October is American Archives Month and National Family History Month.  Two important topics in one month!  In recognition, I wanted to share a little bit about how an archivist (me) thinks about storing family treasures.

Most people have important items that document their family’s history.  It might be photographs, diplomas, cookbooks, or a Bible.  The items may have historical value or sentimental value.  Whatever your treasured items are, there are some general tips for preservation.

General advice for preserving family treasures:

  • Store important items in a cool, dry area with a stable environment. This generally means no basements or attics.  Fluctuation in temperatures and humidity can be very damaging.
  • Store items away from water tanks, water pipes, humidifiers or anything else that introduce moisture to your historical materials.
  • Similarly, store items away from a heater, fireplace, or furnace. This includes displaying items by hanging them on the wall.  Don’t hang family photographs directly over a heating vent.
  • Store items away from light. Sunlight and light bulbs can cause photographs and ink to fade over time.  Before displaying items in your home, consider the amount of light they will be exposed to.
  • Store paper documents and photographs unfolded and unrolled. Folds can weaken the paper and cause tears over time.
  • Family treasurers are meant to be shared and enjoyed! When sharing those items with family during the holidays, use clean hands.  Wash lotions off, and keep the items away from the dinner table or drink glasses.  When handling photographs, wear cotton gloves to avoid leaving fingerprints and oils.

This oversize photograph at the CCHP was folded and rolled. You can see the damage it has caused. It is recommended to store items unfolded and unrolled. I’ve been working on unrolling this photograph by enclosing it an archival folder and placing heavy books on top.  Over time, it will relax but will never go back to its original state.

There are many resources available to provide more details about preservation.  The Northeast Document Conservation Center (NEDCC) publishes a series of preservation leaflets.  The Image Permanence Institute specializes in storage guides for photographs, including digital images.  Additionally, many archivists order archival supplies, such as folders, boxes, and photograph sleeves, from Gaylord.

White cotton gloves are recommended for handling photographs, negatives, and glass plates. No fingerprints! I keep a pair of gloves in my desk drawer at all times.

So this month, think like an archivist!  Look at your family history treasures and consider what you can do to ensure their long-term preservation.

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– Contributed by Jodi Kearns

Fall 2015 will mark the 50th anniversary of the Archives of the History of American Psychology. The April 2015 book-of-the-month selection pays tribute to this rich history  that CCHP staff and students have dedicated the past 50 years to preserving. In 2015, the mission of the Cummings Center is to support access to the complete historical record of psychology and related human sciences in order to foster understanding of the human condition.  The Illustrated History of American Psychology, 2nd edition, published 17 years ago, was an early project in providing access to the historical record of American psychology.

Populated largely by photographs and digitized materials from CCHP collections and written by the co-founders of the Archives, Drs. John A. Popplestone and Marion White McPherson, the Illustrated History describes in words and illustrations with more than 350 pictures the (at the time) just over 100-year story of American psychology . The book visits experimental psychology laboratories, writings and works of prominent figures, military testing for intelligence and vocation, and more.

The photographs and objects from the Archives in the Illustrated History are still in the CCHP collections today.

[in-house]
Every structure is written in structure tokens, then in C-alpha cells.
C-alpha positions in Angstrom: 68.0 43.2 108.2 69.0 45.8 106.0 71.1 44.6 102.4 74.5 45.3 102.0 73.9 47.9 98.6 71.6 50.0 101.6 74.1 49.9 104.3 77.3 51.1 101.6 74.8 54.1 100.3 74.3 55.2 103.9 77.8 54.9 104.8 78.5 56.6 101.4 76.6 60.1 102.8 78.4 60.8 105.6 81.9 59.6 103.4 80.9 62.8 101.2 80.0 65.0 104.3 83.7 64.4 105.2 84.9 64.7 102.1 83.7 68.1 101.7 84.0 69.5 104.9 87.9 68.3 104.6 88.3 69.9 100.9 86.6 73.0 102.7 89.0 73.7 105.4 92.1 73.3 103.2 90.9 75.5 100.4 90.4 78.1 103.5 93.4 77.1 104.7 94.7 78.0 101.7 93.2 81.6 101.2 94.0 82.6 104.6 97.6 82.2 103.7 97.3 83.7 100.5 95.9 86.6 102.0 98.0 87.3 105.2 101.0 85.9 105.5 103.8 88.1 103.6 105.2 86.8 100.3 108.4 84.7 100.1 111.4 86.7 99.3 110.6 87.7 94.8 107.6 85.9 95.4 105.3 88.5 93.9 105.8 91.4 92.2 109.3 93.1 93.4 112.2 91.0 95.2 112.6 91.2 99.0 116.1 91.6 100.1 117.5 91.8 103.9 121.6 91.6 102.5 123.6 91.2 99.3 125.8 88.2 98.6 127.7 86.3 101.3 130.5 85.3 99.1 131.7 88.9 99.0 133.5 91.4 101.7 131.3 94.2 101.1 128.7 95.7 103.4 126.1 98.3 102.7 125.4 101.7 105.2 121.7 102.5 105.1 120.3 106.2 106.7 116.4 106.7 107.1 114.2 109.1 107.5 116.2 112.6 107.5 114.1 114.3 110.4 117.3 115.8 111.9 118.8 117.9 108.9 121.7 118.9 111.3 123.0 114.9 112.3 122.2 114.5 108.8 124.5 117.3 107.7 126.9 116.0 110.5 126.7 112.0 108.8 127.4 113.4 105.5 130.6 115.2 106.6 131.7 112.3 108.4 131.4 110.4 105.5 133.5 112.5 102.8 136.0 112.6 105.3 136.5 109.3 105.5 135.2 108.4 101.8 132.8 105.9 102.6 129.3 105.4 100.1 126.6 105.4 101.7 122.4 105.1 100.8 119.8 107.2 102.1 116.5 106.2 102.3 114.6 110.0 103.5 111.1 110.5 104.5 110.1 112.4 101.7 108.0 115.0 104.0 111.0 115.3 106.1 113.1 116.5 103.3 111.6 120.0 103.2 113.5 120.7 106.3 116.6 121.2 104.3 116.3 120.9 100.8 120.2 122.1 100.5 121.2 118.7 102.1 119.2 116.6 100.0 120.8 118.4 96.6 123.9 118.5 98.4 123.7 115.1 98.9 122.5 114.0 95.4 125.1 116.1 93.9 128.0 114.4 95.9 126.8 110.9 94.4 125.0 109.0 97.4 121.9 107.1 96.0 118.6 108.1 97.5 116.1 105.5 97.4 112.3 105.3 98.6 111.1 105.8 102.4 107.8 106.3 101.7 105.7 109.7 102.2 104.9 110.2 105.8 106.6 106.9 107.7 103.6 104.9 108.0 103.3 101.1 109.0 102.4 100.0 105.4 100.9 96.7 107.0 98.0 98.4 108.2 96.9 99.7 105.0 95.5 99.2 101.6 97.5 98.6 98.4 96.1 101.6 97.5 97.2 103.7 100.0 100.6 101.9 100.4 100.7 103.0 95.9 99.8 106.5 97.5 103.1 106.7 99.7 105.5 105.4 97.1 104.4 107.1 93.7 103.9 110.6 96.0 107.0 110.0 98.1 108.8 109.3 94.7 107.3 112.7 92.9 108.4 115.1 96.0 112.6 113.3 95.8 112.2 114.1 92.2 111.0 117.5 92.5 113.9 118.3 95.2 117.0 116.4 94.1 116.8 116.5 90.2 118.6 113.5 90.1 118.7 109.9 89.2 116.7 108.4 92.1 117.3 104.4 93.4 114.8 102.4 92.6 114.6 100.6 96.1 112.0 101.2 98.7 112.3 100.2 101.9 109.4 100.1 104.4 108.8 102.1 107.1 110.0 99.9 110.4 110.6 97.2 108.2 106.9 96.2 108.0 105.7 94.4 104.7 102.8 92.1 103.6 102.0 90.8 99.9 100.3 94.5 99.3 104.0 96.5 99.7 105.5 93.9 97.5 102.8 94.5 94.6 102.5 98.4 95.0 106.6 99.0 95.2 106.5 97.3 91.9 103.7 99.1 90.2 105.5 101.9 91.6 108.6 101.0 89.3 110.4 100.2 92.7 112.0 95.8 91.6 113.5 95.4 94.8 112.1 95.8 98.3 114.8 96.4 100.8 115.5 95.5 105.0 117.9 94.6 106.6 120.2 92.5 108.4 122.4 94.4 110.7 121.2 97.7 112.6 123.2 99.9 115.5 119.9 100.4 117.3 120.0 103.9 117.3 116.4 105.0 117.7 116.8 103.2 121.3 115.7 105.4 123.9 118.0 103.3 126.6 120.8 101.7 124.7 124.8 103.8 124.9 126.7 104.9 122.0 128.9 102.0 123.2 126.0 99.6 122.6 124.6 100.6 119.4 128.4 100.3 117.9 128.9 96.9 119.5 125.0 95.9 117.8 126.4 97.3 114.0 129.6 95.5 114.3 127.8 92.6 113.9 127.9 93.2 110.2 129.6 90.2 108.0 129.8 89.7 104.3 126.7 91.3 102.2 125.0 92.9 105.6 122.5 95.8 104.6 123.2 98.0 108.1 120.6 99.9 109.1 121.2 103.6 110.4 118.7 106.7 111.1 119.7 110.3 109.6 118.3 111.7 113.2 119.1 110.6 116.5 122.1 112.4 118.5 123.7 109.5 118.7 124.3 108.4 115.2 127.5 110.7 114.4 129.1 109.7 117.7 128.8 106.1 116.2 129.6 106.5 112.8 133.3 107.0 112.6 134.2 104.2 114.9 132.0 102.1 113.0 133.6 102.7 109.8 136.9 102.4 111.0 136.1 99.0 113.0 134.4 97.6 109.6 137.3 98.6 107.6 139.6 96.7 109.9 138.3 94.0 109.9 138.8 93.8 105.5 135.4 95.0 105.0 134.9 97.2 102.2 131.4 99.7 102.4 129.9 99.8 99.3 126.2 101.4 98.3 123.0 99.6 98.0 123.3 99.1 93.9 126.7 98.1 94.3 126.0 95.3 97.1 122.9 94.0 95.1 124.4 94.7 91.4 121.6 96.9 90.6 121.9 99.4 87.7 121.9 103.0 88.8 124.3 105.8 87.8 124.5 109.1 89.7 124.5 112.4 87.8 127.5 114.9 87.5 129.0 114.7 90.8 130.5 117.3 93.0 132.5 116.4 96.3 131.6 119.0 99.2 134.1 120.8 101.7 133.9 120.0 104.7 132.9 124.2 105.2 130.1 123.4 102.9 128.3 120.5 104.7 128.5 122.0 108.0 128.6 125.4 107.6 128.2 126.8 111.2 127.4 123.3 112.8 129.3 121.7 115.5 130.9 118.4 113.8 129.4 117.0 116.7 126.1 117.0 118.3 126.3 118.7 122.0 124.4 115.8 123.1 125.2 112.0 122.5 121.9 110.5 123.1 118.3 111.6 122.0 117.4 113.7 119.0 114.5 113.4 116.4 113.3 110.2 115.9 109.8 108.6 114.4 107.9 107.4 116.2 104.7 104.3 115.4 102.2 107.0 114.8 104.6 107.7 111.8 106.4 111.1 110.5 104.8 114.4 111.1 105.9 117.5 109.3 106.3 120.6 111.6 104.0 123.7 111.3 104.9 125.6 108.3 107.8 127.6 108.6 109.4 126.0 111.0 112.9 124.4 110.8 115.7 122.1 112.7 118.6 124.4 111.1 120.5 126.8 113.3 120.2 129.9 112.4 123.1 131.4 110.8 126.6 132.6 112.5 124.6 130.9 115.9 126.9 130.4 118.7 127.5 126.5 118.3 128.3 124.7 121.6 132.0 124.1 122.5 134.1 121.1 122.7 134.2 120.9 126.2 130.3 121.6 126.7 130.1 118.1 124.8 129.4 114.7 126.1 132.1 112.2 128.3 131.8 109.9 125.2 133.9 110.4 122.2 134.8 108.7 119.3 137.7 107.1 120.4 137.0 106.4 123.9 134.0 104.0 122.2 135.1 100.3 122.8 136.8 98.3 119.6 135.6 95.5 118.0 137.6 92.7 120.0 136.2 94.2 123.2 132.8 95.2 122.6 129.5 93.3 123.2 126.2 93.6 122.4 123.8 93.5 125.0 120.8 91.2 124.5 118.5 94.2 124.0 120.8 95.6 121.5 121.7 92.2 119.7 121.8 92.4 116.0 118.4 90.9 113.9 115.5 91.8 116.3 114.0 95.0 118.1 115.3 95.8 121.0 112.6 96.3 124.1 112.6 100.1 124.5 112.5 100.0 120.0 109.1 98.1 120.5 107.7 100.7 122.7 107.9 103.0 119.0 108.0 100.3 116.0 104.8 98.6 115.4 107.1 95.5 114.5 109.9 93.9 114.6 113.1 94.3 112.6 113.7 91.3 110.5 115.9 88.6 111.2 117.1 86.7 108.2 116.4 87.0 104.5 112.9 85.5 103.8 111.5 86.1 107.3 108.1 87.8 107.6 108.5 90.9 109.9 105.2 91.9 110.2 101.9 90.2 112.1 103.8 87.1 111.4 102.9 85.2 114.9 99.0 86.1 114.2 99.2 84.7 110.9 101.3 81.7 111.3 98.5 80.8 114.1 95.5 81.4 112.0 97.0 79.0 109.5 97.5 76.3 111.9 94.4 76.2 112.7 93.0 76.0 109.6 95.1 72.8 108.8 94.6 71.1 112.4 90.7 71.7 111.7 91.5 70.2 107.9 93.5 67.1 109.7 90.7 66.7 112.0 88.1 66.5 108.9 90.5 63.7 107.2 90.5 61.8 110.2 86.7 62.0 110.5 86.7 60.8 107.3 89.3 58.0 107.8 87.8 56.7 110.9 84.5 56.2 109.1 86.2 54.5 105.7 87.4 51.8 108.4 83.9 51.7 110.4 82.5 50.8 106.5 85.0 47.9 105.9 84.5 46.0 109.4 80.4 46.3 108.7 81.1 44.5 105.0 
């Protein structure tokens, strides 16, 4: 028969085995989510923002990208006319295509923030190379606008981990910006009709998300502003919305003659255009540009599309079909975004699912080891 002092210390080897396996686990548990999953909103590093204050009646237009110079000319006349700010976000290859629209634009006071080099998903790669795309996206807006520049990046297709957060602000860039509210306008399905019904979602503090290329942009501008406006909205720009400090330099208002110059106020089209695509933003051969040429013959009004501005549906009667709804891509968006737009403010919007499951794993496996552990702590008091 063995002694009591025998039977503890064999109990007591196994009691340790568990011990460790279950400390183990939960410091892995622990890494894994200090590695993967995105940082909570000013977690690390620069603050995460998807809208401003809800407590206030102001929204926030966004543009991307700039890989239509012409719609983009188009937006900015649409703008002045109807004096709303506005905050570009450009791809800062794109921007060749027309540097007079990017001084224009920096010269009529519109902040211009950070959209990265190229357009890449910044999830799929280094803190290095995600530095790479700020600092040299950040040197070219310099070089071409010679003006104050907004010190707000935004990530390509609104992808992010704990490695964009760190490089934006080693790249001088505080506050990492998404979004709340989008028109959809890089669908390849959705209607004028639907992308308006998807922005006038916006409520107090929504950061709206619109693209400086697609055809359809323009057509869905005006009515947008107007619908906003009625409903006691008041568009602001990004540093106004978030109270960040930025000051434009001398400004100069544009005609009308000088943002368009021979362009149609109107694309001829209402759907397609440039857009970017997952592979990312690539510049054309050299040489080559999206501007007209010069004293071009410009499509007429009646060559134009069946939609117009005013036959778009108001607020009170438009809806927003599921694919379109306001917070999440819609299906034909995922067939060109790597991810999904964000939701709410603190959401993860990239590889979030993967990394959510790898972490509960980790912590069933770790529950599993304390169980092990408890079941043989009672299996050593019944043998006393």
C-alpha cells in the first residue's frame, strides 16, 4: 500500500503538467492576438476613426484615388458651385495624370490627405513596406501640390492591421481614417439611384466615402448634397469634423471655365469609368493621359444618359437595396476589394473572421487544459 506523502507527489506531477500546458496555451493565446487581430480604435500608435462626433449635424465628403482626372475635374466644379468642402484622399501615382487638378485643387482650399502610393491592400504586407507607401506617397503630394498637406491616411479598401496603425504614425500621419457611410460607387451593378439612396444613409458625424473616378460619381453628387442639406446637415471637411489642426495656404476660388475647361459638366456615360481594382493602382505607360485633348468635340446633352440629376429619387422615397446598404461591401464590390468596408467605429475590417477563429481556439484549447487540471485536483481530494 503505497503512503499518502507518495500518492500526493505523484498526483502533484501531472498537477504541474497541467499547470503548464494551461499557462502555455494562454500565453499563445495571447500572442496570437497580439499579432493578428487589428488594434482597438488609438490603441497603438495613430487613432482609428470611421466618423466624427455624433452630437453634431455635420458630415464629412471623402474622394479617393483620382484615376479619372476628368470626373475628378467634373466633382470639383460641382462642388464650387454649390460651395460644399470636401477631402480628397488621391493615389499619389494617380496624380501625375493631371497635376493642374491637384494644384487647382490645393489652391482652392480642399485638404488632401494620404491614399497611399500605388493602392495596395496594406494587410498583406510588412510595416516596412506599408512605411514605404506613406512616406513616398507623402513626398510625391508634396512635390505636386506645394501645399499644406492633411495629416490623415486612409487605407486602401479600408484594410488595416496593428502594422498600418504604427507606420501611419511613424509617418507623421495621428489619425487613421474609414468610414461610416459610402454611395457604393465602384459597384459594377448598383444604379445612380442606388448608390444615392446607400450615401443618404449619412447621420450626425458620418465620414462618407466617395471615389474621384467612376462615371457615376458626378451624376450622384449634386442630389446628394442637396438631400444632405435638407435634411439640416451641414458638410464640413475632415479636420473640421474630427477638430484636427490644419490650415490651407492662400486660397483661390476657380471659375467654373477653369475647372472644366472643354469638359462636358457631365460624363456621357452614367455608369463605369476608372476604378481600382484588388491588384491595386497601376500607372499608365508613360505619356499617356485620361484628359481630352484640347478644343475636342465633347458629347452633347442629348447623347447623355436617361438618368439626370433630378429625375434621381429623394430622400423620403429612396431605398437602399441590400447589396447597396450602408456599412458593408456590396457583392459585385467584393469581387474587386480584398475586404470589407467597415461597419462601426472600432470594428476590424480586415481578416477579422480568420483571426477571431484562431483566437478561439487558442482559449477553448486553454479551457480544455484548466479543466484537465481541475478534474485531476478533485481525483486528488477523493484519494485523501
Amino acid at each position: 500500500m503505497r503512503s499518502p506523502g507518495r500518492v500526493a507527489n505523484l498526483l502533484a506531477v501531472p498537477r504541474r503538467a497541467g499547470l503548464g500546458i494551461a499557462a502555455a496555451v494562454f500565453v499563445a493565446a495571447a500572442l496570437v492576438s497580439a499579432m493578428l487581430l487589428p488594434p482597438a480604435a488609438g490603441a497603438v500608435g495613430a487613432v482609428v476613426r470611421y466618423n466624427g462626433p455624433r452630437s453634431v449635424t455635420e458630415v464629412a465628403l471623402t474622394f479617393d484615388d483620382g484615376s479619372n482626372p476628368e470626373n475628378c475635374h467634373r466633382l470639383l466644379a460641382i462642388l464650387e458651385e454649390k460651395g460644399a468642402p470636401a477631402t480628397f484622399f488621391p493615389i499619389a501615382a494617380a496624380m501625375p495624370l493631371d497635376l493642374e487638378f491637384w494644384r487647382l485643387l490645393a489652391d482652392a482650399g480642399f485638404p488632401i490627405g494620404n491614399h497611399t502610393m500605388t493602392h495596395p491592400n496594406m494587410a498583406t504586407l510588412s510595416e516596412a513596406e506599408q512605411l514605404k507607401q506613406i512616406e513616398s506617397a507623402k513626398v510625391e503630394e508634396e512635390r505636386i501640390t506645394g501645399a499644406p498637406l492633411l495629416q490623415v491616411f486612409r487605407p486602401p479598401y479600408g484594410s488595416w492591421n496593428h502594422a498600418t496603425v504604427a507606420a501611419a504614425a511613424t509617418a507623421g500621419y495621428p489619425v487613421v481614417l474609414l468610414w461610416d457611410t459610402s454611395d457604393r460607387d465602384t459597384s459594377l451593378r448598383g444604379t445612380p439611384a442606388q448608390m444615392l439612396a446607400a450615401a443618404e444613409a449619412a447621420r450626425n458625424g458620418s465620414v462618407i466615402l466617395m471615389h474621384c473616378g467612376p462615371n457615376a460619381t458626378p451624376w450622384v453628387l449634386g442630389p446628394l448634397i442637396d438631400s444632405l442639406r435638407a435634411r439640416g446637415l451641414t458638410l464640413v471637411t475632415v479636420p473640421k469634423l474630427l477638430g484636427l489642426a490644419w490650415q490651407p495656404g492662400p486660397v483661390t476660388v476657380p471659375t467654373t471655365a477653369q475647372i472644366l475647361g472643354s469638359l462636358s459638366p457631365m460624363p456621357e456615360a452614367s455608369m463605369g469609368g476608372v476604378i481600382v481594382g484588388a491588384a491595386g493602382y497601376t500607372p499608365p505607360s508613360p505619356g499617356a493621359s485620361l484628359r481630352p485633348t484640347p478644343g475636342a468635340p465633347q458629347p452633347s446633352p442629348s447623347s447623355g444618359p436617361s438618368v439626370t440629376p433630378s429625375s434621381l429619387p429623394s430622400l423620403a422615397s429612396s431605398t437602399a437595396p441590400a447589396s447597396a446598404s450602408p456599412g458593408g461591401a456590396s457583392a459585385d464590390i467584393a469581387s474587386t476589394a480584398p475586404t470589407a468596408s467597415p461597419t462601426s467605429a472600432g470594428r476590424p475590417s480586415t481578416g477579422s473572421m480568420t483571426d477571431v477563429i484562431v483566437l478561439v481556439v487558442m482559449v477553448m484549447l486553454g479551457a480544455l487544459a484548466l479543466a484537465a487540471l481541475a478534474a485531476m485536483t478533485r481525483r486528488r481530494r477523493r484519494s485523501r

exhibit in Museum of Psychology showcasing artifacts from CCHP collections

exhibit in Museum of Psychology showcasing artifacts from CCHP collections

The phrenology bust on page 37, for example, is on exhibit in the Museum of Psychology. (Can you find it in the above gallery photograph?)

An Illustrated History of American Psychology, page 37

An Illustrated History of American Psychology, page 37

So, too, is the pseudophone now on display in the Museum depicted in this 1928 image on page 86. (Do you see it in the gallery photo?)

An Illustrated History of American Psychology, page 86

An Illustrated History of American Psychology, page 86

Additionally, images in the Illustrated History of manuscript papers and testing materials remain in the CCHP collections and available to researchers.

An Illustrated History of American Psychology,  page 127

An Illustrated History of American Psychology, page 127

An Illustrated History of American Psychology,  pages 148-149

An Illustrated History of American Psychology, pages 148-149

Dorothy Gruich, CCHP Coordinator, helped Drs. Popplestone and McPherson put the first edition together while she was an undergraduate student assistant at the Archives.

Please visit the University of Akron Press for information about other CCHP publications.

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Molly Harrower, 1906 – 1999

 

-Contributed by Stephanie Cameron.

Stephanie Cameron has volunteered and worked at the Center for the History of Psychology for several years and is currently processing photographs from the Molly Harrower papers.

Molly Harrower (1906-1999) received her Ph.D. in 1934, working with E.G. Boring, Arnold Gesell, and Kurt Koffka. Over the course of her career, she focused on  electrical brain stimulation, the Rorschach test, psychodiagnostics, consulting, and psychotherapy. She also served as a Military Consultant for the United States Air Force and Army.

Medical Field Service School

Medical Field Service School

As one of the first women to practice psychology in a male dominated profession, Harrower experienced the effects of prejudice and inequality by men and women. Refusing to waver in her aspirations, she accomplished many of her goals and became the first woman to dine in the Montefiore Hospital doctor’s dining room.

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At the age of 61, Harrower joined the University of Florida as a faculty member and taught Clinical Psychology.

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Harrower, tubing with her students.

 

While Harrower dedicated her life to the field of psychology, research, practice, and writing, she had several hobbies. She was passionate about animals and their care, writing poetry, swimming, and golfing. For her 80th birthday, she took an opportunity to swim with manatees.

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Based on the interpretation of the rich Molly Harrower collection housed at the Center for the History of Psychology, Harrower would have encouraged us to work past our barriers, think outside of the box, and to LIVE!

As she said in 1946, “Life, you will lose a lover when I die!” (cited in Harrower, 1946, Time to squander, time to reap. New Bedford, MA: Reynolds)